Participants felt that the Forum was well designed and implemented, particularly given the large number of participants and the complexity of the ideas under discussion. Several participants complimented the spirit both of the organizers and of the participants in terms of their receptivity and openness. The high degree of energy and motivation of the participants made for rich discussions that spilled over into free time and had participants talking animatedly and socializing often into the wee hours of the morning. The participatory nature of the Forum, where participants could adjust the schedule and content depending on need, provided a flexibility and freedom that added to the spirit and intensity of the discussions and empowered the participants to meet their expectations. However, a few participants complained that the Forum lacked discipline, as in its failure to stick to its original programme, and felt that occasionally it was difficult to decide where participation ended and anarchy took over, but even these participants said that (luckily) in the end everything turned out fine.

People came to the Forum with a wide range of expectations, and some participants felt that the purpose of the Forum could have been sharper and clearer. A few complained that while the discussion was rich and intense, a lot was lost because the thoughts, findings and recommendations were not adequately documented and distributed as the meeting progressed. A few criticized the Forum for spending too much time discussing diagnostics and design (in which quite some experience has been built up in SLA) and too little time dealing with important areas such as implementation and sustainability (in part due to the lack of experience). Many felt that the Policies, Institutions and Processes box in the DFID SL framework remained a "black box" to the end with little illumination from the Forum. There were some who felt that the Forum had focused too much on particular agency frameworks and had not looked enough at historical, cultural and linguistic antecedents outside the anglophone tradition. The responses to questions 3.7 to 3.20 (Annex 13) provide an indication of the respondents' feelings about the materials that were distributed and used at the Forum.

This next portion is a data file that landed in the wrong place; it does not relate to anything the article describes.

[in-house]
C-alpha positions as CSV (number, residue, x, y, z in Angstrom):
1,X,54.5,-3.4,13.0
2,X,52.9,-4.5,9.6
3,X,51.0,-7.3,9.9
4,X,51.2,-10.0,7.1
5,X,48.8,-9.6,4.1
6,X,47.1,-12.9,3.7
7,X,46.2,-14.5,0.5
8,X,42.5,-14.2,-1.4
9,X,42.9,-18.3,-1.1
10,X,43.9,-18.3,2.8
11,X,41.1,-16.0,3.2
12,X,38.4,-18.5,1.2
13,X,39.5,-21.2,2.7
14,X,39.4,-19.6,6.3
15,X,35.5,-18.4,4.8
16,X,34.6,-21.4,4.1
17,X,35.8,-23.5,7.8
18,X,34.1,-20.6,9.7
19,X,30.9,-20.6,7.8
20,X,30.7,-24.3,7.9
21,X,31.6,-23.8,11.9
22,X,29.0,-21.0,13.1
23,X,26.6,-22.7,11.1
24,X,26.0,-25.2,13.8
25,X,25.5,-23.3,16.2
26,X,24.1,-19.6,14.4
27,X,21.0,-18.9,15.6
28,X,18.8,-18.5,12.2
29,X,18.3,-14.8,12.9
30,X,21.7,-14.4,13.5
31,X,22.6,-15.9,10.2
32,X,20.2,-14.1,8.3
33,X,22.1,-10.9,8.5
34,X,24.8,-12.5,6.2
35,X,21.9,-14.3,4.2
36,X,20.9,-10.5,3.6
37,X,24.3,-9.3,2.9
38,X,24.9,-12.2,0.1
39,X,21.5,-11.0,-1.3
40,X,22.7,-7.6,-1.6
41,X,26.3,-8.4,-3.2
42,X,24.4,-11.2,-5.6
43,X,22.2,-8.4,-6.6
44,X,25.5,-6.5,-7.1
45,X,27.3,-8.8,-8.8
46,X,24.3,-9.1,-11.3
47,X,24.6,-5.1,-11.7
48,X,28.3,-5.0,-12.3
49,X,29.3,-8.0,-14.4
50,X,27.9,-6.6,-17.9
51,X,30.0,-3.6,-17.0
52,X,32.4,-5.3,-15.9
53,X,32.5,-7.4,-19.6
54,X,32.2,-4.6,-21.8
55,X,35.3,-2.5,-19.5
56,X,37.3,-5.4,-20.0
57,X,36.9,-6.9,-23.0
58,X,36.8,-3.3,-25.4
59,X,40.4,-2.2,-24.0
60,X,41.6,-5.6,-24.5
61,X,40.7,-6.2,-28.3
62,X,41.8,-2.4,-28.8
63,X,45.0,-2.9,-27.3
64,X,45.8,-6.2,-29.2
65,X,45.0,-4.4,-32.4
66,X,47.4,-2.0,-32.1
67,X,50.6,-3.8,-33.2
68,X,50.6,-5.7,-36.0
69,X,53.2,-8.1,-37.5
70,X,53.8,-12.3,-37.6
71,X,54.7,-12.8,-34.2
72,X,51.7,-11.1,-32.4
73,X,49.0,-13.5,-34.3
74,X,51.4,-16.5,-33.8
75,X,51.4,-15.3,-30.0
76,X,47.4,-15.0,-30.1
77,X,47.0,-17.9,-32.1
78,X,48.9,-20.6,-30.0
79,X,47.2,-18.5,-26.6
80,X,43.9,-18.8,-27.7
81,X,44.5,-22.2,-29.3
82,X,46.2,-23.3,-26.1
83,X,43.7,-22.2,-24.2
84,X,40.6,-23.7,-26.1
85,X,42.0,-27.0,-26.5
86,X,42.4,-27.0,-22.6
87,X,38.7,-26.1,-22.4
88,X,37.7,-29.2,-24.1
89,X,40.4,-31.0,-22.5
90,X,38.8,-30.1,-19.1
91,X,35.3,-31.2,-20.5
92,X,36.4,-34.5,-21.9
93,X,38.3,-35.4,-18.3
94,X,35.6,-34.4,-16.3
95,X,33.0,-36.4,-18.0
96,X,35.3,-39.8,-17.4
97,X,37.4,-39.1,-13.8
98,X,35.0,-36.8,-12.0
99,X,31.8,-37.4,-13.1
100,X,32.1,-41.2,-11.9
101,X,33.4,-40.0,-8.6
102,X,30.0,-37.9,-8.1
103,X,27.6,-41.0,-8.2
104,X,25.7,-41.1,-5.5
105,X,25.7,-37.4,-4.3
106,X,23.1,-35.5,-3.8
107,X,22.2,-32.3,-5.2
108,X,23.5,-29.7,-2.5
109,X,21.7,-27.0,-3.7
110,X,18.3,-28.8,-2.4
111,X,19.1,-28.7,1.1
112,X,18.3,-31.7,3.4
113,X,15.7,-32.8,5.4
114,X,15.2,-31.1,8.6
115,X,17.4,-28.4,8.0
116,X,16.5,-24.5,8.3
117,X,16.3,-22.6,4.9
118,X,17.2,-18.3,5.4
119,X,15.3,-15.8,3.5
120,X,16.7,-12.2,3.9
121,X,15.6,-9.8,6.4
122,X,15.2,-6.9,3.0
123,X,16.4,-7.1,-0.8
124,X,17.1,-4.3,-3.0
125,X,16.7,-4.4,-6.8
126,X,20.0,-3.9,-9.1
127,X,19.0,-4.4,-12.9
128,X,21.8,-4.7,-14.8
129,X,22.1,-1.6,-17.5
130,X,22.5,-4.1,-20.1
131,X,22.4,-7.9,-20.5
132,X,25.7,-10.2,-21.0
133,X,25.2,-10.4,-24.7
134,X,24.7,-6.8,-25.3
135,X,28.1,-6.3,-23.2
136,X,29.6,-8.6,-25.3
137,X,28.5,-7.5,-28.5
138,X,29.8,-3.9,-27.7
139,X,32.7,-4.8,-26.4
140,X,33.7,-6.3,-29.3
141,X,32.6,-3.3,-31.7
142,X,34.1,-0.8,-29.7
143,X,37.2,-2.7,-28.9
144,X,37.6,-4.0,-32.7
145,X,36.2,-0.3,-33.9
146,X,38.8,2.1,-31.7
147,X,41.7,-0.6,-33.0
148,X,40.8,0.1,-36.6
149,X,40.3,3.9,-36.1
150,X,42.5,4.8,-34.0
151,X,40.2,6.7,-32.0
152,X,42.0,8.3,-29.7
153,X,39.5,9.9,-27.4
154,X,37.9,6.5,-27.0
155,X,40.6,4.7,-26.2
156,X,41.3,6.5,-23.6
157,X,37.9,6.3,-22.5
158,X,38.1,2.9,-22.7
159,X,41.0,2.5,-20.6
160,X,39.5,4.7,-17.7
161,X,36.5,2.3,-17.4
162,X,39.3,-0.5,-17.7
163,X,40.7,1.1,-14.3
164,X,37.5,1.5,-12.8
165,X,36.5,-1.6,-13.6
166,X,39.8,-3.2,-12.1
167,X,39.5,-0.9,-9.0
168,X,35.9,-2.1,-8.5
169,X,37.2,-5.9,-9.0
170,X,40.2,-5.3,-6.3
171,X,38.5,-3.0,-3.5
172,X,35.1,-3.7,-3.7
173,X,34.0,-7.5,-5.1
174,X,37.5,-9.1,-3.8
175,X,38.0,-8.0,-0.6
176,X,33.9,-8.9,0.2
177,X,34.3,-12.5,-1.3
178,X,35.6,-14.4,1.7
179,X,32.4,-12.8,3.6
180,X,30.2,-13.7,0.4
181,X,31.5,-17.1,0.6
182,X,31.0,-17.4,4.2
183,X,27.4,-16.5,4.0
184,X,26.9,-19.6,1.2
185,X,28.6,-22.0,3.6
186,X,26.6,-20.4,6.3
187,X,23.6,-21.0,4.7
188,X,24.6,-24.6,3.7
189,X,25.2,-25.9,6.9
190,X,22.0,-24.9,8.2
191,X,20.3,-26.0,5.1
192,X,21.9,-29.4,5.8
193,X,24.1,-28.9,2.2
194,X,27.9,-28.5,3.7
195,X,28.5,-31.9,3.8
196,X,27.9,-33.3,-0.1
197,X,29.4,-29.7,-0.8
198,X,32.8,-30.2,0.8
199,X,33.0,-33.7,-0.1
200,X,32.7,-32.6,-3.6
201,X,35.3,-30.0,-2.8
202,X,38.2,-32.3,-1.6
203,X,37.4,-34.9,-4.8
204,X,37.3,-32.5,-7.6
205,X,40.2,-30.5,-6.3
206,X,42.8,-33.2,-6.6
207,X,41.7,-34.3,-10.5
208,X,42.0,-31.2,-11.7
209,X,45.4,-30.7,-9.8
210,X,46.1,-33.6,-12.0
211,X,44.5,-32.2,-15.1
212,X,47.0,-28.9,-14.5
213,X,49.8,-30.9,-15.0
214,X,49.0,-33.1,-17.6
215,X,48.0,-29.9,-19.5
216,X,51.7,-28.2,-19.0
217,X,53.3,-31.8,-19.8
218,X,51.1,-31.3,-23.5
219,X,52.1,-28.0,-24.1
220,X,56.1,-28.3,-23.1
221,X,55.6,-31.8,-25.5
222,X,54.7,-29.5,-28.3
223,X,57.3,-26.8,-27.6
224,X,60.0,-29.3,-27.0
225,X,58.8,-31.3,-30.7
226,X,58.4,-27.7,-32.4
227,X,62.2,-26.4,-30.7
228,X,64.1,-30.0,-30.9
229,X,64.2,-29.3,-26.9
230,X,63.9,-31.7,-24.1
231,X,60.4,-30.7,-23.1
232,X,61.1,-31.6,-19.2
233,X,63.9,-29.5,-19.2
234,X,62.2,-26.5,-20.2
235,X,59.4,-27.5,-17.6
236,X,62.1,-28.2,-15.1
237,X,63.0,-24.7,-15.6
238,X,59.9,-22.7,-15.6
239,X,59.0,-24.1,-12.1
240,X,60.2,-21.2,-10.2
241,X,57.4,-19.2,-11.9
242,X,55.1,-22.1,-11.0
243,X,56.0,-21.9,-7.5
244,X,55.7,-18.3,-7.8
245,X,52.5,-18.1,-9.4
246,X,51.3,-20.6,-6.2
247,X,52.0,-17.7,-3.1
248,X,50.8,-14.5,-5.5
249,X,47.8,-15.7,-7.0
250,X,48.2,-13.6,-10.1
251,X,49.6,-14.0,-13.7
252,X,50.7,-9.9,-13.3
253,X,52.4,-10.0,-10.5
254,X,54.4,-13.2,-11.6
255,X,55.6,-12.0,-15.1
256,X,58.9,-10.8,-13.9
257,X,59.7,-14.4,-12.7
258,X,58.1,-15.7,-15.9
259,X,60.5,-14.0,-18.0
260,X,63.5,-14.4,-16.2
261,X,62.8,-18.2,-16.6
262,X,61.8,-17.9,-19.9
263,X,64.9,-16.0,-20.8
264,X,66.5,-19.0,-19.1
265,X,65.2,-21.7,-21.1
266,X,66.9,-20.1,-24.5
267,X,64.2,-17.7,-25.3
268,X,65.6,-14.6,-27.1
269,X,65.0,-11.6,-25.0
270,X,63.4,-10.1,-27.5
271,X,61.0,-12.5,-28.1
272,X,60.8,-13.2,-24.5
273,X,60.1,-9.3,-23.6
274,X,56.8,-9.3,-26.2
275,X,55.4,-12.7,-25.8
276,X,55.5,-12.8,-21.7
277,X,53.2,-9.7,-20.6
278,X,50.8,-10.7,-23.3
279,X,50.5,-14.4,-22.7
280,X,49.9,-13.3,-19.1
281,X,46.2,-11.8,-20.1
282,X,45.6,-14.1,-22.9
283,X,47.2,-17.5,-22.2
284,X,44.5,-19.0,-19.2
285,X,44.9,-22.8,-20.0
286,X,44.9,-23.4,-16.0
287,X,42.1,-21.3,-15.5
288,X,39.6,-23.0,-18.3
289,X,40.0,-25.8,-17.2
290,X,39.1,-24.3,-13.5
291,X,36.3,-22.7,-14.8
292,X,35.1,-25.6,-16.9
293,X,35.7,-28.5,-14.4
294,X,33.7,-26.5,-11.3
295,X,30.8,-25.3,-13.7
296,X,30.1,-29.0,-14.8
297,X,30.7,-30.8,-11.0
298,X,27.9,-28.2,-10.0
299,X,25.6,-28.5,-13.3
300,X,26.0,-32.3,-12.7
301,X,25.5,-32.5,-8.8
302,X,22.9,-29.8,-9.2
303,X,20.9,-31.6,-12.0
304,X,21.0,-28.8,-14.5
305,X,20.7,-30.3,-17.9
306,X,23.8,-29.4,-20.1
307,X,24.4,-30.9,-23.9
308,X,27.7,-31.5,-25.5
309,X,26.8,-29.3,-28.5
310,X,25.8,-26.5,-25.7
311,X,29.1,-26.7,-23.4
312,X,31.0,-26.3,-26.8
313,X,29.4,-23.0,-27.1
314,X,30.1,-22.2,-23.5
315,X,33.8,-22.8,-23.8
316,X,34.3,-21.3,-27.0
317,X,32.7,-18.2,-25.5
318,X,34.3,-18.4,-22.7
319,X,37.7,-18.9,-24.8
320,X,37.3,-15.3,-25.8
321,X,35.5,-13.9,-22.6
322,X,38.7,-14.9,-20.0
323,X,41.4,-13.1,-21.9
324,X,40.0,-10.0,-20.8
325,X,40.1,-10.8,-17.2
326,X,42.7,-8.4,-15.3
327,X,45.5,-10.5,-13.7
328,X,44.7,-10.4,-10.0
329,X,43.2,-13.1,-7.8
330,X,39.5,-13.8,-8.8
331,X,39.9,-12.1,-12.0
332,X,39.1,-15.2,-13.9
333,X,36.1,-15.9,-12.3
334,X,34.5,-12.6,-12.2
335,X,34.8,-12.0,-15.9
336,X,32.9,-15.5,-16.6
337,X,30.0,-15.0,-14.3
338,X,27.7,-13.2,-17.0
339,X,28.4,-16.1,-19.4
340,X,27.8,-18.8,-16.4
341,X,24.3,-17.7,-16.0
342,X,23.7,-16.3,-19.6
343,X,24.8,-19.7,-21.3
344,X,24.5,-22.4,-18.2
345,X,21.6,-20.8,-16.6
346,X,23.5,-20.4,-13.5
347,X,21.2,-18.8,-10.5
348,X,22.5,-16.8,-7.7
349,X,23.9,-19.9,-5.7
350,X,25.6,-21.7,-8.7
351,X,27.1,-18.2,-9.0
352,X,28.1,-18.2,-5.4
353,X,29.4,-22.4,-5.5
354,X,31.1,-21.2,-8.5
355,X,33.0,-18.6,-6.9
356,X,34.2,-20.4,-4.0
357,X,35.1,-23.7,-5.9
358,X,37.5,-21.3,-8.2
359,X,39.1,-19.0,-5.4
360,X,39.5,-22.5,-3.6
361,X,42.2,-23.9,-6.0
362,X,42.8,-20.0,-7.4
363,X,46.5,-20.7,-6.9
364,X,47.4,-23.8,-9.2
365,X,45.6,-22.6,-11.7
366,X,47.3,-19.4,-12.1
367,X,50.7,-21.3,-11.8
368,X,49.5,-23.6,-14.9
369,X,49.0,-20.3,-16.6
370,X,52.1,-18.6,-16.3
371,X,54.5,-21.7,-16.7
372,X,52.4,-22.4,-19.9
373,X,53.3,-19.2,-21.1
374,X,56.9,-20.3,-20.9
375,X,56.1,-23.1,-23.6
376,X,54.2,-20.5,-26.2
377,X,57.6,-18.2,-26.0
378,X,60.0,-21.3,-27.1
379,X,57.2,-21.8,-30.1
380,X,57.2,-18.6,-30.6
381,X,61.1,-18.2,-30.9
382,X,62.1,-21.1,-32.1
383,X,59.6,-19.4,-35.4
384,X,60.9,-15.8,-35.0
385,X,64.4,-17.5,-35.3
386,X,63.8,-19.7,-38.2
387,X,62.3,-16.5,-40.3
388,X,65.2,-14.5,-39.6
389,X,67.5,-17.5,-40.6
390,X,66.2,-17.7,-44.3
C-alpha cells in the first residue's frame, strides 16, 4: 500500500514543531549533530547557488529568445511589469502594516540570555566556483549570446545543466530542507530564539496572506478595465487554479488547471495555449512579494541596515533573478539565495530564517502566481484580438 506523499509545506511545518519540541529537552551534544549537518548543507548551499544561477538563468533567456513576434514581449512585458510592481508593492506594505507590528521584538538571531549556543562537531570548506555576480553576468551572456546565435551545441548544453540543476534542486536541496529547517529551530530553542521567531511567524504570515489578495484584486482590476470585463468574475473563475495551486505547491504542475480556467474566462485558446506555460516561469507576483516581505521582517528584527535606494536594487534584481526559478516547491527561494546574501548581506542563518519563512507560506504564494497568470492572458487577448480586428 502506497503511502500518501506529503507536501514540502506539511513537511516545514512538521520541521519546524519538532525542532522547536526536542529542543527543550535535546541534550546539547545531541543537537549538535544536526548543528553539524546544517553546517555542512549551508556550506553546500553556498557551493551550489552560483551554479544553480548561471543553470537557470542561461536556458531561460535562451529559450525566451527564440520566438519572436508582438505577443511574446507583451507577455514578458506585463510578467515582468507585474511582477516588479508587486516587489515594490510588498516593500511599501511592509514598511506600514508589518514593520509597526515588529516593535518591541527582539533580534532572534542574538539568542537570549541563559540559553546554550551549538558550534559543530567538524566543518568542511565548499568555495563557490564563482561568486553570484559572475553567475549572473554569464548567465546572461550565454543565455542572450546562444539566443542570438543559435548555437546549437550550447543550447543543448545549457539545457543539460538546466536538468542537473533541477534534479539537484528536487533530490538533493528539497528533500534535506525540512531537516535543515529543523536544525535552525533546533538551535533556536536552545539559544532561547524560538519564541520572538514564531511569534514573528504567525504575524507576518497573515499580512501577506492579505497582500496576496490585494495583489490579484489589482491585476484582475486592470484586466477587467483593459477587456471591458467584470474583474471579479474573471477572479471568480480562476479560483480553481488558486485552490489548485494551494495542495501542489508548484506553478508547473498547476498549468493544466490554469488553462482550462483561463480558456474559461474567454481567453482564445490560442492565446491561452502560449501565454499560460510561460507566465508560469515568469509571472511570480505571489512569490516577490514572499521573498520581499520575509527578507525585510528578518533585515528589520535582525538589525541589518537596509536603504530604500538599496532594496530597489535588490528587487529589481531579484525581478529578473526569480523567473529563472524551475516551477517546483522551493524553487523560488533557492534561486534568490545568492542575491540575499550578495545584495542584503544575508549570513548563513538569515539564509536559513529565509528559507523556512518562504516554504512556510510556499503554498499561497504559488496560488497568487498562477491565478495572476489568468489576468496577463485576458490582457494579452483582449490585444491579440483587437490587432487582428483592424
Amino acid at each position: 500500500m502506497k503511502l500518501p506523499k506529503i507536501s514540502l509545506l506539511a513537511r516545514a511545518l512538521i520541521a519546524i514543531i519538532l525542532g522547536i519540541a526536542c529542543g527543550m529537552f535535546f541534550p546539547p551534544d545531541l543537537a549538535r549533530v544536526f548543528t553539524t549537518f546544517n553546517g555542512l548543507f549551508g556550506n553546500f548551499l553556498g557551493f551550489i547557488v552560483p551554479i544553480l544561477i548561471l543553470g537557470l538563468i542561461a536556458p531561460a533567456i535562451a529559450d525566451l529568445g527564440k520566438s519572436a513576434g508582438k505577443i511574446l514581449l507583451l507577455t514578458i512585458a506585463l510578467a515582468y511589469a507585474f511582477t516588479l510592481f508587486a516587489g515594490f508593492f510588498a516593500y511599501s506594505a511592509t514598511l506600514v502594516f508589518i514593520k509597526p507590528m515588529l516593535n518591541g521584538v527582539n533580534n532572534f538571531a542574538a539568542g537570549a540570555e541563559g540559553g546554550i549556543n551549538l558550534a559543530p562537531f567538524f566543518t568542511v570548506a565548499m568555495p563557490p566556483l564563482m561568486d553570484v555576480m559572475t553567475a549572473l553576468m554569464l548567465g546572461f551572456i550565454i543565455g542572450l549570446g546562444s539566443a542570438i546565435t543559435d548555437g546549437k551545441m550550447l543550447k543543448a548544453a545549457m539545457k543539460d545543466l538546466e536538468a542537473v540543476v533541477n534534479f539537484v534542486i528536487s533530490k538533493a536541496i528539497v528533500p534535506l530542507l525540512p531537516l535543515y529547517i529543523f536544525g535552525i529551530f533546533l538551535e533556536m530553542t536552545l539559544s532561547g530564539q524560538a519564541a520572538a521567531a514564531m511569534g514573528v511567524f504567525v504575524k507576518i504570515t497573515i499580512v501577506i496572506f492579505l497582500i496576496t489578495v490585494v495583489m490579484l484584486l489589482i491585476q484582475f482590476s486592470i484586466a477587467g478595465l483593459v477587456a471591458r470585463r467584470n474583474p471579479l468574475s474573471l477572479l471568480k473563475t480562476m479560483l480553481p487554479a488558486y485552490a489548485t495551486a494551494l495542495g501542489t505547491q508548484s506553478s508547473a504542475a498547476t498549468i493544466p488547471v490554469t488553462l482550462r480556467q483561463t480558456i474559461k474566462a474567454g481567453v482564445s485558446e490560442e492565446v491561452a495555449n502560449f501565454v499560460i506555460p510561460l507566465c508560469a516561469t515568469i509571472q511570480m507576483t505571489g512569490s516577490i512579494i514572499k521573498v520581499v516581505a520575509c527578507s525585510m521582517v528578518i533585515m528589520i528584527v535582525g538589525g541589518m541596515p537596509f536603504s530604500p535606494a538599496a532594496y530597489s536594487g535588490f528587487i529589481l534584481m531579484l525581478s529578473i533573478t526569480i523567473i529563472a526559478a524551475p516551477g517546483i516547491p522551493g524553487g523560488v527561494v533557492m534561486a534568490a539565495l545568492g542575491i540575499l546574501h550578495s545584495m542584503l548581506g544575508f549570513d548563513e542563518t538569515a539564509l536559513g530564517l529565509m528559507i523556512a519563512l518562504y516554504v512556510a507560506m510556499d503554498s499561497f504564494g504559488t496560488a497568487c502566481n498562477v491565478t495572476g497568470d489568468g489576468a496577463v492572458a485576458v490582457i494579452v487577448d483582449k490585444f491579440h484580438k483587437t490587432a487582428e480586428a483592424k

Two contributions from respondents perhaps best describe the main strengths of the Forum's design, strategy and implementation: "the mutually reinforcing sequence of sessions, each one building on the outputs of the earlier sessions with a high degree of flexibility to respond to emerging consensus and participants' needs", and "the immense amount of work that had gone into preparations and the provision of facilitators and resource people, which increased the participants' ability to concentrate on ideas and be creative".

Where do we go from here? The need for follow-up

There was a near consensus on the need for follow-up to the Forum. While supporting and emphasizing the need for the individual cooperating agencies to take forward their own agendas as spelled out at the Forum, the respondents felt that inter-agency fora, especially the more informal ones like the IWG-PA, would be the ideal vehicles for moving forward the development and evolution of SLA.

A wide variety of suggestions were made as to the type of follow-up necessary. These include:

The evaluation was extremely positive, while providing enough constructive critical feedback to make the organizers ponder how they could have avoided the odd problem or done things better. As one participant put it, "Even though there were some problems, and there always are, I cannot remember participating in a workshop where preparations and arrangements had been so well thought out". Another said, "Participating in the meeting was a very pleasant activity: the organization, the venue, the people, the general atmosphere, the wine, everything contributed to create just the right environment to work and we did work hard".